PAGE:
2. 5 out of 5

    Linda Fagioli-Katsiotas

    I bought the book from Amazon Germany while I was staying in Greece and it's more than I expected it to be. It’s a perfect beginners book about Rembetika, a starting point, not too overwhelming but rather whetting the appetite for more. The author, Gail Holst writes, “ . . . it’s always more interesting to get to know one man a little than to be presented with a lot of names to which there is not enough space to attach faces." Originally, I’d bought this book because of the 60+ pages at the end w I bought the book from Amazon Germany while I was staying in Greece and it's more than I expected it to be. It’s a perfect beginners book about Rembetika, a starting point, not too overwhelming but rather whetting the appetite for more. The author, Gail Holst writes, “ . . . it’s always more interesting to get to know one man a little than to be presented with a lot of names to which there is not enough space to attach faces." Originally, I’d bought this book because of the 60+ pages at the end with lyrics and translation of the songs. I’d had a somewhat authentic taste of Rembetika recently, or maybe it was more of an historic reenactment at a Greek tavern in Epirus, Greece: https://truestorythenifi.blogspot.com... While there, a friend had recommended using Rembetika as another tool for learning the Greek language. But as one begins to understand the lyrics, it’s hard not to wonder about the people who wrote them and the time period. This book offers a bit of information on both but it is also somewhat of a memoir as the author also describes her time in the 1960s in Greece. This book was recommended by author, Jim Potts, who was also kind enough to lend his opinion to the cover of THE NIFI, (https://www.amazon.com/Nifi-Linda-Fag...) so naturally I trusted his judgment. I also wholeheartedly recommend it, not only to fellow Rembetika lovers but also to my fellow Greek-language-learners!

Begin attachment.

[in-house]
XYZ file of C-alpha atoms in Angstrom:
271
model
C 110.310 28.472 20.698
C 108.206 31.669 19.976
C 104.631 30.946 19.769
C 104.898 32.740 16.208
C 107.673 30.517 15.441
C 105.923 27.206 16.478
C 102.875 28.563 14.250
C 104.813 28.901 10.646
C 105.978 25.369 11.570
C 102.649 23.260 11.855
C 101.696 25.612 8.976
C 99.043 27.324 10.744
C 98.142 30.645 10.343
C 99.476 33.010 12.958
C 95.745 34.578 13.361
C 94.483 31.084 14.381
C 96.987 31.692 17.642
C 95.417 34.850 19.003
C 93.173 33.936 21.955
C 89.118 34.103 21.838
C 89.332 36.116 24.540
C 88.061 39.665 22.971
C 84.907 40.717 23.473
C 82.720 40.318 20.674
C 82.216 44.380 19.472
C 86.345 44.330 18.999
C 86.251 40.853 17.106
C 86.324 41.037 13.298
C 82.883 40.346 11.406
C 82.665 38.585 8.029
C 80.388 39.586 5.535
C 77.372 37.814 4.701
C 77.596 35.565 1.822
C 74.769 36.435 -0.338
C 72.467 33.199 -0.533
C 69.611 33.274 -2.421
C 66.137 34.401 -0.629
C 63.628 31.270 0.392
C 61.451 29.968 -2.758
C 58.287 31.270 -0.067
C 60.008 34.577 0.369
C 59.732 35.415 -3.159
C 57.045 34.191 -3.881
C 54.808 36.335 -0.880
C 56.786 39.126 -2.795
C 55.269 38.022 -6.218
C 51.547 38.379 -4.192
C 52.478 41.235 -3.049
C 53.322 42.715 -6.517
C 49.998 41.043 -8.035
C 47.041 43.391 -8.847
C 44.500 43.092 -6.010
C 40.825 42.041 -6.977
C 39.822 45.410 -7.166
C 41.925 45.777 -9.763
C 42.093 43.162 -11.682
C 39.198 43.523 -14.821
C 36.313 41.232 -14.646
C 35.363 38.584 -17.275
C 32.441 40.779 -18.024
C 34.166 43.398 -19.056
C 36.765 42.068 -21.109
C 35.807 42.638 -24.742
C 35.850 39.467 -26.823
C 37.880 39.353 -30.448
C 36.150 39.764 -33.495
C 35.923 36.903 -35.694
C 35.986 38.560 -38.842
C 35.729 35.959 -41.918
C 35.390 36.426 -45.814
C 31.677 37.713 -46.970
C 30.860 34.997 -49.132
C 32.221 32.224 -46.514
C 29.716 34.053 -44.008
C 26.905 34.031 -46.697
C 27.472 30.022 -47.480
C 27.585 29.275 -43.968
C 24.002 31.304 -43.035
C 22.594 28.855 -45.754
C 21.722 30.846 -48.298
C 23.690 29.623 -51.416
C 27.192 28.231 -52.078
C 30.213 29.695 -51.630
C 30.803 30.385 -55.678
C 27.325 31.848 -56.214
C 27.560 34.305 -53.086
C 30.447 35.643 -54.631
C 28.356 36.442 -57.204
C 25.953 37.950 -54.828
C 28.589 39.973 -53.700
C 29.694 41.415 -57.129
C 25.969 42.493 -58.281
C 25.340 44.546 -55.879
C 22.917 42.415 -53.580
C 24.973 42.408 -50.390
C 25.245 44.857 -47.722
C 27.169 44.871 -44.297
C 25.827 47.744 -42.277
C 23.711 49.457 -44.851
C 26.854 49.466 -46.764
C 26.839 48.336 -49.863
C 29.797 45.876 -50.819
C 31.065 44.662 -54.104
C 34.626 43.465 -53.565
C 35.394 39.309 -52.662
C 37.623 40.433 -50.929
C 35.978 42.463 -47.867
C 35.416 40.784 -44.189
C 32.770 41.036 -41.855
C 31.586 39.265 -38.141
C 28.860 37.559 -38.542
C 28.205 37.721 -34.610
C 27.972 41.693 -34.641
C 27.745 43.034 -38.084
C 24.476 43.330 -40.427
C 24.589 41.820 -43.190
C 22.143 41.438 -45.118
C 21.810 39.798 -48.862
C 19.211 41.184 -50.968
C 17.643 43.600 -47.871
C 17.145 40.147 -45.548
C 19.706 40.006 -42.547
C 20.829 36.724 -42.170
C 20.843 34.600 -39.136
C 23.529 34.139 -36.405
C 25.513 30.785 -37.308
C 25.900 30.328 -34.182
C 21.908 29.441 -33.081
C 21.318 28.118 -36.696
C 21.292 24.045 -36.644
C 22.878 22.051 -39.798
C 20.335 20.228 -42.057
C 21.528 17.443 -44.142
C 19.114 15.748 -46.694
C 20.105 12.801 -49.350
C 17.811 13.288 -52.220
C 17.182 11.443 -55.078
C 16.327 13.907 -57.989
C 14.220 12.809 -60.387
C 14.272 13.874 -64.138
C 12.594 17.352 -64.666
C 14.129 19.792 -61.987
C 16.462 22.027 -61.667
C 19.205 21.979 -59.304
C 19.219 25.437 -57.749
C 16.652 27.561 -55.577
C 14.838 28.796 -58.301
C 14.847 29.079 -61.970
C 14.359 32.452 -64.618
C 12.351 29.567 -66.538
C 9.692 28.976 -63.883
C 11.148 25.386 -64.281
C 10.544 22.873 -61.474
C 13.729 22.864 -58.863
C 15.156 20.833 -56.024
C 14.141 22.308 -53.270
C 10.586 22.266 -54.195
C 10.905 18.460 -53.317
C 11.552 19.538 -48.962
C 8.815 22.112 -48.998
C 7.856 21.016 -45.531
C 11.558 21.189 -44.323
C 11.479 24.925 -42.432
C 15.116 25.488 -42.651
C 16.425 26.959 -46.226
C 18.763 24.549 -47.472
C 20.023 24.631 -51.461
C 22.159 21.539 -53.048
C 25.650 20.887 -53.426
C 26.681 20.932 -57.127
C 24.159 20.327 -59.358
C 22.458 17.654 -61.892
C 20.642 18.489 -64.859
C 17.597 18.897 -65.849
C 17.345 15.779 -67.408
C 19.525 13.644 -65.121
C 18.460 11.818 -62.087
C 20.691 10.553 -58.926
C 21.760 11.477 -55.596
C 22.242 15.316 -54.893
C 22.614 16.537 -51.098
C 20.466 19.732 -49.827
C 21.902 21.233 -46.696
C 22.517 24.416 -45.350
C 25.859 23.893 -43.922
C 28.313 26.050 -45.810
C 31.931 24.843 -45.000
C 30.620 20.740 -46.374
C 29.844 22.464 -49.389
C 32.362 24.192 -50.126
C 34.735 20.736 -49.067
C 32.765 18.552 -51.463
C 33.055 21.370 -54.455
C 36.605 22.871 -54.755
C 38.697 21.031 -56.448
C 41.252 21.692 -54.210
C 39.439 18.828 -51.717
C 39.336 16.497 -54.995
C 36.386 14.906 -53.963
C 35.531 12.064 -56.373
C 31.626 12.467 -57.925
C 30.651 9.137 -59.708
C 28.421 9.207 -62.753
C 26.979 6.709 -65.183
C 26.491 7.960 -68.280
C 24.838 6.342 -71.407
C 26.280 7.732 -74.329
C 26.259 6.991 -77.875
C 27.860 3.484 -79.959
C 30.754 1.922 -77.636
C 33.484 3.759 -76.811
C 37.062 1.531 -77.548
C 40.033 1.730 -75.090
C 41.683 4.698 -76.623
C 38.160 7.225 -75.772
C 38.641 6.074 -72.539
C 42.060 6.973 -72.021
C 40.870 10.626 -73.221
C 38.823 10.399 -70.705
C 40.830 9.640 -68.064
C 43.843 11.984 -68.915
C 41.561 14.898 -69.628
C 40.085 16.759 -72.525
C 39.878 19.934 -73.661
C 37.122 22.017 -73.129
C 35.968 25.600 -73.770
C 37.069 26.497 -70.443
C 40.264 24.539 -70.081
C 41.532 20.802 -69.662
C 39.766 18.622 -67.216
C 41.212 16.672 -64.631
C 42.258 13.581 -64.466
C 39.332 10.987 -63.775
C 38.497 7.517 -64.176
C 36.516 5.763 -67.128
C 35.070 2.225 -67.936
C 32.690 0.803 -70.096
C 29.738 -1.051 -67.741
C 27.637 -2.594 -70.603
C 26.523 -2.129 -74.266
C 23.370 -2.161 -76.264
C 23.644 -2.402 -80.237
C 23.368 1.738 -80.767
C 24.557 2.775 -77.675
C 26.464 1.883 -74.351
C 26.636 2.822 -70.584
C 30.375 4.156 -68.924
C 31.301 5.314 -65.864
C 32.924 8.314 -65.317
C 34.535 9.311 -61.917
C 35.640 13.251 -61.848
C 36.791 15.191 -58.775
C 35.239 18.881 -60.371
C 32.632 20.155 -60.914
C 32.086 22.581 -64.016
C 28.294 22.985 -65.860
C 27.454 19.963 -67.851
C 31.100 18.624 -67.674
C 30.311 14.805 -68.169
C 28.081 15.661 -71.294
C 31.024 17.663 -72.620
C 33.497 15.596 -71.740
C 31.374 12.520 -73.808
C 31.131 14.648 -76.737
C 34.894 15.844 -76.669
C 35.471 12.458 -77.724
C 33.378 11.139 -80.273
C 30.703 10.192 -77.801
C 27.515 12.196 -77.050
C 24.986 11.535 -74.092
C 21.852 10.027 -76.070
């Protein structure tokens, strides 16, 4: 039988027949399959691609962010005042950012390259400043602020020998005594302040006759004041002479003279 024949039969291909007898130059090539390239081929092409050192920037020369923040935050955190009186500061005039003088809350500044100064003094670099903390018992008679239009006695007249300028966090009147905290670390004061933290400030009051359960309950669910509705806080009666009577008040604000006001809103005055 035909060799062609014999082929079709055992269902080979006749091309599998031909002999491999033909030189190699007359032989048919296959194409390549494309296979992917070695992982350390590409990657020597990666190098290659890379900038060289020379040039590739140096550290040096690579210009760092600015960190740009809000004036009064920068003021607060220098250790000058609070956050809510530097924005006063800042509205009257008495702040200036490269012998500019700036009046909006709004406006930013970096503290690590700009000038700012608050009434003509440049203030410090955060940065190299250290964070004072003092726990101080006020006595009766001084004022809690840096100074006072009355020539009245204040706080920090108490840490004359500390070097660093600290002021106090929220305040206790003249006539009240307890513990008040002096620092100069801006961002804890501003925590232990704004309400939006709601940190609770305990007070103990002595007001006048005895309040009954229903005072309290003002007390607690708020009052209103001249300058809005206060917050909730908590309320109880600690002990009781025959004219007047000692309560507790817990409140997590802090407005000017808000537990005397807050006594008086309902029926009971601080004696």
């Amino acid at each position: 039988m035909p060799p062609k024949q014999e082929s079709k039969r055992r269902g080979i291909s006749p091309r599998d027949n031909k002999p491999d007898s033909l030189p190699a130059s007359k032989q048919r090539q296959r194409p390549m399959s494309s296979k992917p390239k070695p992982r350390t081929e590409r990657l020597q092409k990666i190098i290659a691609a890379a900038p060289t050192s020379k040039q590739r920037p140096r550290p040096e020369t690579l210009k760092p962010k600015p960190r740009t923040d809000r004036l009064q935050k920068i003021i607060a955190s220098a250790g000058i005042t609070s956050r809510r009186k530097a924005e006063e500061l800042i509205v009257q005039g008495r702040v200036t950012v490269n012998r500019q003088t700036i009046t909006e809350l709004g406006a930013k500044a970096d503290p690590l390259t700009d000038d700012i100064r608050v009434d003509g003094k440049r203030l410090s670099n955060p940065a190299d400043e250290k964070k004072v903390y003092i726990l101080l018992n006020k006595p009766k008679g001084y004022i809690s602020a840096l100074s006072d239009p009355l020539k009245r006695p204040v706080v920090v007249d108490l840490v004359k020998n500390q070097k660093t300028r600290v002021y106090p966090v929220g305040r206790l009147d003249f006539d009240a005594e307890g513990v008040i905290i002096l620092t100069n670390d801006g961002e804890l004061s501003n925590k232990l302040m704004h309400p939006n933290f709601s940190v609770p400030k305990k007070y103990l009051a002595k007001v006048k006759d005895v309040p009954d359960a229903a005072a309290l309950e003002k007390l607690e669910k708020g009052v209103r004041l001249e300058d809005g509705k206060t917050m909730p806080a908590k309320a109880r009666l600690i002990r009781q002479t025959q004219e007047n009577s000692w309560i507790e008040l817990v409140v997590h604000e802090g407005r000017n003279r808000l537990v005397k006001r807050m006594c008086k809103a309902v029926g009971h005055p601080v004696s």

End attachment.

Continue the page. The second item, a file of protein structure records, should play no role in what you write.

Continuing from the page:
3. 5 out of 5

    Konstantinos Kokologiannis

    Υπέροχη δουλειά! Ταξίδι με μόρτες, αργιλέδες και 9/8

  4. 4 out of 5

    Jeroni Carandell Saladich

    Unfortunately, too short. Half of the book consists of a collection of lyrics and their translations which although useful and revealing, leave very little space to the actual analysis of Rembetika. I would have wished for a more thorough analysis (especially from a musician such as Gail Holst) with explanations of the different "roads", styles of dance, particular influences from different styles of music, etc. I'm giving this book 5 stars, however, because, regarding the subject, few (at least Unfortunately, too short. Half of the book consists of a collection of lyrics and their translations which although useful and revealing, leave very little space to the actual analysis of Rembetika. I would have wished for a more thorough analysis (especially from a musician such as Gail Holst) with explanations of the different "roads", styles of dance, particular influences from different styles of music, etc. I'm giving this book 5 stars, however, because, regarding the subject, few (at least non-greek books) have made an attempt to describe rembetika. I really would love an expanded version.

  5. 4 out of 5

    Luby

  6. 4 out of 5

    Olli Sallinen

  7. 4 out of 5

    Vicky

  8. 5 out of 5

    Nail Savaş

  9. 4 out of 5

    Neal Carey

  10. 5 out of 5

    Rob Woodard

  11. 5 out of 5

    Caterinay

  12. 5 out of 5

    Lazyproduction

  13. 4 out of 5

    Tina

  14. 4 out of 5

    Roy

  15. 5 out of 5

    Dennis

  16. 4 out of 5

    Vickie Ster

  17. 5 out of 5

    Keith

  18. 5 out of 5

    Richard

  19. 4 out of 5

    Timothy Cooper

  20. 4 out of 5

    Maria

  21. 5 out of 5

    Balaphone

  22. 4 out of 5

    Sia Karamalegos

  23. 5 out of 5

    Alex

  24. 5 out of 5

    Tom Galvin

  25. 4 out of 5

    Raffaele

  26. 4 out of 5

    Alicia

  27. 4 out of 5

    Evans

  28. 5 out of 5

    Marios Shekeris

  29. 4 out of 5

    Bankbintje

  30. 4 out of 5

    Ioanna